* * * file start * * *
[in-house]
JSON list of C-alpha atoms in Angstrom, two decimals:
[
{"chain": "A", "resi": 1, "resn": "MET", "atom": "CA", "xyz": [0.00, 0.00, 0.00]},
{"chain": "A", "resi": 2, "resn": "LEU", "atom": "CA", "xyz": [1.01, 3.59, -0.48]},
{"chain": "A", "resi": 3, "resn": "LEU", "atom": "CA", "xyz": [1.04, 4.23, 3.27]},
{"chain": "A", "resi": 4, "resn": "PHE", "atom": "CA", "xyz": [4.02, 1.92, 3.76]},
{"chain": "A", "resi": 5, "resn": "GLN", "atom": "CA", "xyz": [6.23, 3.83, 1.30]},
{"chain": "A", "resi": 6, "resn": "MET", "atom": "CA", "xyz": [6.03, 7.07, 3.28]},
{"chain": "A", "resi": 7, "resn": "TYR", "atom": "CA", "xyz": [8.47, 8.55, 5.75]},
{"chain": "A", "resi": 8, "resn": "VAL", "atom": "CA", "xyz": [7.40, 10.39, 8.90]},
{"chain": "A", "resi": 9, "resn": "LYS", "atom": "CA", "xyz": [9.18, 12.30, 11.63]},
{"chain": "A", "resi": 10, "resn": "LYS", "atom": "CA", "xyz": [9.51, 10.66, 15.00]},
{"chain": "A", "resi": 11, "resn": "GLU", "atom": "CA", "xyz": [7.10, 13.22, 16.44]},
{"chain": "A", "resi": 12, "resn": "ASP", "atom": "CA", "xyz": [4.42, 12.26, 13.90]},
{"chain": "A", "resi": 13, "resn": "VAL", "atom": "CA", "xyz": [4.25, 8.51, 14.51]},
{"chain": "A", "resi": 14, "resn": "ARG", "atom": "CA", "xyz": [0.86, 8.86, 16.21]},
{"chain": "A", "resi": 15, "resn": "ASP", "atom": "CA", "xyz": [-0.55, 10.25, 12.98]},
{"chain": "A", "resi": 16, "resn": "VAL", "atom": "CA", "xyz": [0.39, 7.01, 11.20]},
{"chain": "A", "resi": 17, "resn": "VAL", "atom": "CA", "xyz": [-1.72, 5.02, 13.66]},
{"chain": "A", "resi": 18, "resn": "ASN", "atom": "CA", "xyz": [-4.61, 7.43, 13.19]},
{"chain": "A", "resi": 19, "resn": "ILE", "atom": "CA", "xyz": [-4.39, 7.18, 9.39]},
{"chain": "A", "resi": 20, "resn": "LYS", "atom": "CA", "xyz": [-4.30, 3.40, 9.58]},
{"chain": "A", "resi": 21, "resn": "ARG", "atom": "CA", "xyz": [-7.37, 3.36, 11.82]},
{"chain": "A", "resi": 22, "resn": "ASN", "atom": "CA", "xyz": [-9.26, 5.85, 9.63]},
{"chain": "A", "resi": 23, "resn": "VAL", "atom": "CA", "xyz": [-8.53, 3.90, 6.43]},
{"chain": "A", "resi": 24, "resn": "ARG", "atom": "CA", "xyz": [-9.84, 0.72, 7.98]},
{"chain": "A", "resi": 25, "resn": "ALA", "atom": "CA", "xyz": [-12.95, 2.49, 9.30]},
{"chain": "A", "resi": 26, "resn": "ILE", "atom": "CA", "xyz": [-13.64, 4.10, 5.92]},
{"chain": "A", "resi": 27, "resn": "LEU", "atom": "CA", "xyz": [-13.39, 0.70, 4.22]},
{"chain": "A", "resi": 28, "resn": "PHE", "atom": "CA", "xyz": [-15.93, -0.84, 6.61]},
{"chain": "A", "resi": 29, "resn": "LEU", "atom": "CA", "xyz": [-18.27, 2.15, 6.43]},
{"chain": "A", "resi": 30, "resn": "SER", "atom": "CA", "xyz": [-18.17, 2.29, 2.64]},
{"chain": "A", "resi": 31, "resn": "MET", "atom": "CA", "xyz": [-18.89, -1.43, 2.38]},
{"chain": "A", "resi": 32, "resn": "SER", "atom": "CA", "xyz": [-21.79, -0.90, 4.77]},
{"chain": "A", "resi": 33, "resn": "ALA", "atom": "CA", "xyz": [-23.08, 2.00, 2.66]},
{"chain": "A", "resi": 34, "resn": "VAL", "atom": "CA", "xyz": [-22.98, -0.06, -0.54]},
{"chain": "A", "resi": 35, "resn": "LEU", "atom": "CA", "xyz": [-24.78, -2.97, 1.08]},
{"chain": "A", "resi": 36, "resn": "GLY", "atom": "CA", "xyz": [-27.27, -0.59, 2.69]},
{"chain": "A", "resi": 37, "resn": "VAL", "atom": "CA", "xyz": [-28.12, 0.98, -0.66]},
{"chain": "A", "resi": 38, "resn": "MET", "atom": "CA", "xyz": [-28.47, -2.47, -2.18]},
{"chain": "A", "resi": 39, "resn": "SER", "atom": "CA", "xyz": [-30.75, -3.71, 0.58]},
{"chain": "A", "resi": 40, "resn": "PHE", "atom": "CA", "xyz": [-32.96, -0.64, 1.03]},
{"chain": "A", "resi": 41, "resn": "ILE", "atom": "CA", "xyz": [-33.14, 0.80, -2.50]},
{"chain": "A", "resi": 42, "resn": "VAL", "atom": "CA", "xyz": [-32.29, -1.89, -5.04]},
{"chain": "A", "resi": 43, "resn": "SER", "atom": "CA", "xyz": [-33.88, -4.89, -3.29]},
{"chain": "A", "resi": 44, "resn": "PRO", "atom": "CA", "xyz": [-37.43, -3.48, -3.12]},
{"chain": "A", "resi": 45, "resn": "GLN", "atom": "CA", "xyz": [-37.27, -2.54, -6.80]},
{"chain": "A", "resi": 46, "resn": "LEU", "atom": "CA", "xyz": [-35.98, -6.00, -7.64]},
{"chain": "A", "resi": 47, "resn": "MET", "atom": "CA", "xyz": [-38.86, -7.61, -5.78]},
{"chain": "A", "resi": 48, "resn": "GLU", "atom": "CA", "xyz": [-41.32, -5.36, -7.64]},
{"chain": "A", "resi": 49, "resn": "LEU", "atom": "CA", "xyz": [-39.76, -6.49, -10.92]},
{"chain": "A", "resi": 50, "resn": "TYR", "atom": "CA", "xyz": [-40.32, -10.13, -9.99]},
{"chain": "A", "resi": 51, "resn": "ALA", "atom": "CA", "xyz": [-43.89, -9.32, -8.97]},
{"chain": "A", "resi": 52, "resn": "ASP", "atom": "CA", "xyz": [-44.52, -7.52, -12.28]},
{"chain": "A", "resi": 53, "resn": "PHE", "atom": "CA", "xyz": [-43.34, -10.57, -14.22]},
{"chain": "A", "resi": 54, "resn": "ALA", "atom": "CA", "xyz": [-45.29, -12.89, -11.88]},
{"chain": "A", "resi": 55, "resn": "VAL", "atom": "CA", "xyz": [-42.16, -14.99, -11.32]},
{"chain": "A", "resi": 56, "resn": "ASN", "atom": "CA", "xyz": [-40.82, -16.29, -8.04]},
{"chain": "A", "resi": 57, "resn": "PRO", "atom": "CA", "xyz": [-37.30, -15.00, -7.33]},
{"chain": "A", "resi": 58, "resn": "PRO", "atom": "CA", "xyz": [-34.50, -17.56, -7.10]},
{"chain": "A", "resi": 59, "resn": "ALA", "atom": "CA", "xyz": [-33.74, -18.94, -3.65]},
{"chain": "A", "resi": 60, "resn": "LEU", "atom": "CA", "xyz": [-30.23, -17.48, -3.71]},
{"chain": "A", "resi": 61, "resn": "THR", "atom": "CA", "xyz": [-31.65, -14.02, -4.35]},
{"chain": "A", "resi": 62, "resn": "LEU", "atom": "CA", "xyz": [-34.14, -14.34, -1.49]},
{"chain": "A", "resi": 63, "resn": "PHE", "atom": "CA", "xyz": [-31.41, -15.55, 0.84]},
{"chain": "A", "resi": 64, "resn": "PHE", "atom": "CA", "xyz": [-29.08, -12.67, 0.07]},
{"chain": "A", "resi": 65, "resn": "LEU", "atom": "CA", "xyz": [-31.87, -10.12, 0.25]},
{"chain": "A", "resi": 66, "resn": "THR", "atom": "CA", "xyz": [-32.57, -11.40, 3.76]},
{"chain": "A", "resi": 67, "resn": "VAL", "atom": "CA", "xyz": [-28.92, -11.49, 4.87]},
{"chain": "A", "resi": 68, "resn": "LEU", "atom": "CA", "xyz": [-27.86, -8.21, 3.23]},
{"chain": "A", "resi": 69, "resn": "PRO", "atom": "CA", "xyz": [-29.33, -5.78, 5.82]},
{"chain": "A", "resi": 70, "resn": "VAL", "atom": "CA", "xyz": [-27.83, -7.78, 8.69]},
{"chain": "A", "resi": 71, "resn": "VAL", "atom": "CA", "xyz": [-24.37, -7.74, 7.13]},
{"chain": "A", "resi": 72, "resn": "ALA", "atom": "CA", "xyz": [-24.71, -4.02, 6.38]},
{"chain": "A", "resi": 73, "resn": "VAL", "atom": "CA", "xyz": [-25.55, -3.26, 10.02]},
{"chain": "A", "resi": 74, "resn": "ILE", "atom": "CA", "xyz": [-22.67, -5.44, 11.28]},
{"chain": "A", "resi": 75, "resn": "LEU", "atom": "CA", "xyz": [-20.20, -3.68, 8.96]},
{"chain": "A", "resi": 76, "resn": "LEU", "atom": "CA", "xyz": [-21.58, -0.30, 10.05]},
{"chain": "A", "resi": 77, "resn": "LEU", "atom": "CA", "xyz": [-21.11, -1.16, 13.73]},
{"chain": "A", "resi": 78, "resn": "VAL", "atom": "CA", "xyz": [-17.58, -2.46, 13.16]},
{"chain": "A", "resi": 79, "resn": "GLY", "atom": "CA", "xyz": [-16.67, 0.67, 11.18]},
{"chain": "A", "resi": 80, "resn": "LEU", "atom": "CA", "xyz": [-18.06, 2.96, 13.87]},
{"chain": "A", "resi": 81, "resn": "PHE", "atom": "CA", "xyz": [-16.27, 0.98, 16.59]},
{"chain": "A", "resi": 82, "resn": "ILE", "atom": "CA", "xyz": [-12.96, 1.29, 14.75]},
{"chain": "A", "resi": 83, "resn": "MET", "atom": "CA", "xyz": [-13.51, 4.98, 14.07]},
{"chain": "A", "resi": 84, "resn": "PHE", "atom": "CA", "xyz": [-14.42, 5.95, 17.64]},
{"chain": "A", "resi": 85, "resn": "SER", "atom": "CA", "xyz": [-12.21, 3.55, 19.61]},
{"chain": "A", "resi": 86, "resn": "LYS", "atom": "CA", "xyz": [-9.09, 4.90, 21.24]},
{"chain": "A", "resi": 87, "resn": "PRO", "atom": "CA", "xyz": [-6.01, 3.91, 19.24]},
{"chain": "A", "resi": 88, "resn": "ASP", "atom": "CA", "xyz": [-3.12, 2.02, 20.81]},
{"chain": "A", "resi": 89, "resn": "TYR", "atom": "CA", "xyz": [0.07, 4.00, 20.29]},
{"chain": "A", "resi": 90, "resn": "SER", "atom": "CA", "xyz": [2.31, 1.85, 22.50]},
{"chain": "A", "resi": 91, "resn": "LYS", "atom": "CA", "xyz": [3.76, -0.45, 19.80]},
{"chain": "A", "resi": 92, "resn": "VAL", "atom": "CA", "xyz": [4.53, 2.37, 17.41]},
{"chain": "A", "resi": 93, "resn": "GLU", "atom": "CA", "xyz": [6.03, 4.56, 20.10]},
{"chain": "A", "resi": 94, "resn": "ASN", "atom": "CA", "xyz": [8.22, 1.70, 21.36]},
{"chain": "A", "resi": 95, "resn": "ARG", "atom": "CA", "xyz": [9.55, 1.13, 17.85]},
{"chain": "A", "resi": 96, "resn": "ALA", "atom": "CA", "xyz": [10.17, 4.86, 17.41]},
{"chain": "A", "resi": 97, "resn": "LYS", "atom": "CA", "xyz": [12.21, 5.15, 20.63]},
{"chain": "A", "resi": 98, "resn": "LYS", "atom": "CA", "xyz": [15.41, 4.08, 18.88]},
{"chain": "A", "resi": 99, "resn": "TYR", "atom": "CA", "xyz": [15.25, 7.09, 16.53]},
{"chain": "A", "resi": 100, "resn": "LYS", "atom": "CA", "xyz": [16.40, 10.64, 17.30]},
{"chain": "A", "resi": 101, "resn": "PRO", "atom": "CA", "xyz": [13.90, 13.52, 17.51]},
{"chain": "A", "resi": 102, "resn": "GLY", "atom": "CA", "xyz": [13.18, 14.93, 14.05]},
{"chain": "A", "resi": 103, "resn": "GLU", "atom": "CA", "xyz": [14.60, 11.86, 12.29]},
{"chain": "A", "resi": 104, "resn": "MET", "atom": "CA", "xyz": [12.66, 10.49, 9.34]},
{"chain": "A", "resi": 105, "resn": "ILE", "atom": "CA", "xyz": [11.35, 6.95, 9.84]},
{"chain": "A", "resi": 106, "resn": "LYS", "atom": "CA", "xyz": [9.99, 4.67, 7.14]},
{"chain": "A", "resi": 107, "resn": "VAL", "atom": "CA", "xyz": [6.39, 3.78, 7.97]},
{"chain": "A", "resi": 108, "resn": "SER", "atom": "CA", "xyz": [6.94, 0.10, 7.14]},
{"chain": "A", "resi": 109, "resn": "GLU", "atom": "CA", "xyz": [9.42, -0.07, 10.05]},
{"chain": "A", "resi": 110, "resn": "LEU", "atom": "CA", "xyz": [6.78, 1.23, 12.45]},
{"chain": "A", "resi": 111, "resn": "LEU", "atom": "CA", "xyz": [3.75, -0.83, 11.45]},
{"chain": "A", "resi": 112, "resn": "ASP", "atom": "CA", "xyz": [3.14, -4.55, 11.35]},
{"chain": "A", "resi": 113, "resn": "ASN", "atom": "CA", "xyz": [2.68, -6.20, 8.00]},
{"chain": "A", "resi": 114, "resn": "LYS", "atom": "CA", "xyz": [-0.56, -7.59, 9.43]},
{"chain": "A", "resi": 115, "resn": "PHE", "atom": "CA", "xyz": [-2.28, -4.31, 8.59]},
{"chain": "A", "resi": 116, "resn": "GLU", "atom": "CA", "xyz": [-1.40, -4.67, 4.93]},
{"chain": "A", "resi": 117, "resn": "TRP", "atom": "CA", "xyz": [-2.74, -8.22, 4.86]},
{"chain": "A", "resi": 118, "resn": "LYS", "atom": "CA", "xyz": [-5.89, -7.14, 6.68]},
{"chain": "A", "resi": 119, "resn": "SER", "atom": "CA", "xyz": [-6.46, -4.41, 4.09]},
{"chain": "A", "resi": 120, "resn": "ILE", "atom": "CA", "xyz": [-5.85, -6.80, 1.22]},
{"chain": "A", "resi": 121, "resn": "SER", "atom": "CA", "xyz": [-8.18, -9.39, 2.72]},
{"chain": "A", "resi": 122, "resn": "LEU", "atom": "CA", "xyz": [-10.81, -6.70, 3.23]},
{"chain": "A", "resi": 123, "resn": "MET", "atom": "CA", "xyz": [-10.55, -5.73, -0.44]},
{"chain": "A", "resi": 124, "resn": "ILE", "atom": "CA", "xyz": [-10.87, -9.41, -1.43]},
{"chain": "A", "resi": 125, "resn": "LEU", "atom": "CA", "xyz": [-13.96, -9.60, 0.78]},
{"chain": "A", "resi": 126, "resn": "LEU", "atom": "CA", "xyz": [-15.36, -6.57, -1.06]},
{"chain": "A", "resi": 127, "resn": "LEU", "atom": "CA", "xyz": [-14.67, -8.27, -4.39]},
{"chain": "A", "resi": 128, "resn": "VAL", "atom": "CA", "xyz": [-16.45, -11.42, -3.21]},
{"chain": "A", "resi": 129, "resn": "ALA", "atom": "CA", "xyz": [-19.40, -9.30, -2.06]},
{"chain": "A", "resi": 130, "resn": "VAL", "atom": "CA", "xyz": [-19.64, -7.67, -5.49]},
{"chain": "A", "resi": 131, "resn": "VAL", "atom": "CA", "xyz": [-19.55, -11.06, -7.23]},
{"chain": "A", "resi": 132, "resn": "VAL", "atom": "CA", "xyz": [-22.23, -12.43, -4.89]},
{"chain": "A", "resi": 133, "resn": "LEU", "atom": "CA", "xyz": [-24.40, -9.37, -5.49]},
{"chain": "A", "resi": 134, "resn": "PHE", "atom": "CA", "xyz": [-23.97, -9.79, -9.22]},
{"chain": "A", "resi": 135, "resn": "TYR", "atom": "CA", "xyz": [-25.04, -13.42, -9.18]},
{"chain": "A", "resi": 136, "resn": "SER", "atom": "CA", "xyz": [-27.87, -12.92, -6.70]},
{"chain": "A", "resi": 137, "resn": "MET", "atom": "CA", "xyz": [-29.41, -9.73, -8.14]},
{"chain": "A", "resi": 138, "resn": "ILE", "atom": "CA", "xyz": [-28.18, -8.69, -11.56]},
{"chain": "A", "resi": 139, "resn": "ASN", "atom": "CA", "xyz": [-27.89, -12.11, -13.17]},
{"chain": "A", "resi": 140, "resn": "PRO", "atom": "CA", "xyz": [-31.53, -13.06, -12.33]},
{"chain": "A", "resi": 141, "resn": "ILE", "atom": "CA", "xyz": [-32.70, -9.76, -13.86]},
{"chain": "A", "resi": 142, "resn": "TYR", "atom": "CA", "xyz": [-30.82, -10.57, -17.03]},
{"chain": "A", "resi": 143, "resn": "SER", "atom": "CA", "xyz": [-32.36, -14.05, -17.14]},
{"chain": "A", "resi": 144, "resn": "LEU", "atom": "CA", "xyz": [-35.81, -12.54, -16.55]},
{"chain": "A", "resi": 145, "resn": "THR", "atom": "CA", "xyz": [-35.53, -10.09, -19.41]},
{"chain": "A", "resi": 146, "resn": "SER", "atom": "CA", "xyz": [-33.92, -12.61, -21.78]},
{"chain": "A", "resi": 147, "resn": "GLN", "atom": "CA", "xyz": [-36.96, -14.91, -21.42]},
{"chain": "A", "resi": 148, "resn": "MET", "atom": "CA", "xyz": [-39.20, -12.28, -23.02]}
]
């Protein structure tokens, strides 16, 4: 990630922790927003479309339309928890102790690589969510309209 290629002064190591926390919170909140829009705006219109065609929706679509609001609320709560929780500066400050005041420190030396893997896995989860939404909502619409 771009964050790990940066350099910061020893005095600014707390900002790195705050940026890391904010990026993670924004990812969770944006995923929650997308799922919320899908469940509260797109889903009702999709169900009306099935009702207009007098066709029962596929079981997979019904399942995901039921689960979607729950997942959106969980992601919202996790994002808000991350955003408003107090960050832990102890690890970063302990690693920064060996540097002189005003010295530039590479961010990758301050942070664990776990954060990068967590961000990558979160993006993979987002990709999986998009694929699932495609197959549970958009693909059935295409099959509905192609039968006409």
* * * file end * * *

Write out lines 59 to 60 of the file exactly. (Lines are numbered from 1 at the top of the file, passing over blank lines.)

{"chain": "A", "resi": 56, "resn": "ASN", "atom": "CA", "xyz": [-40.82, -16.29, -8.04]},
{"chain": "A", "resi": 57, "resn": "PRO", "atom": "CA", "xyz": [-37.30, -15.00, -7.33]},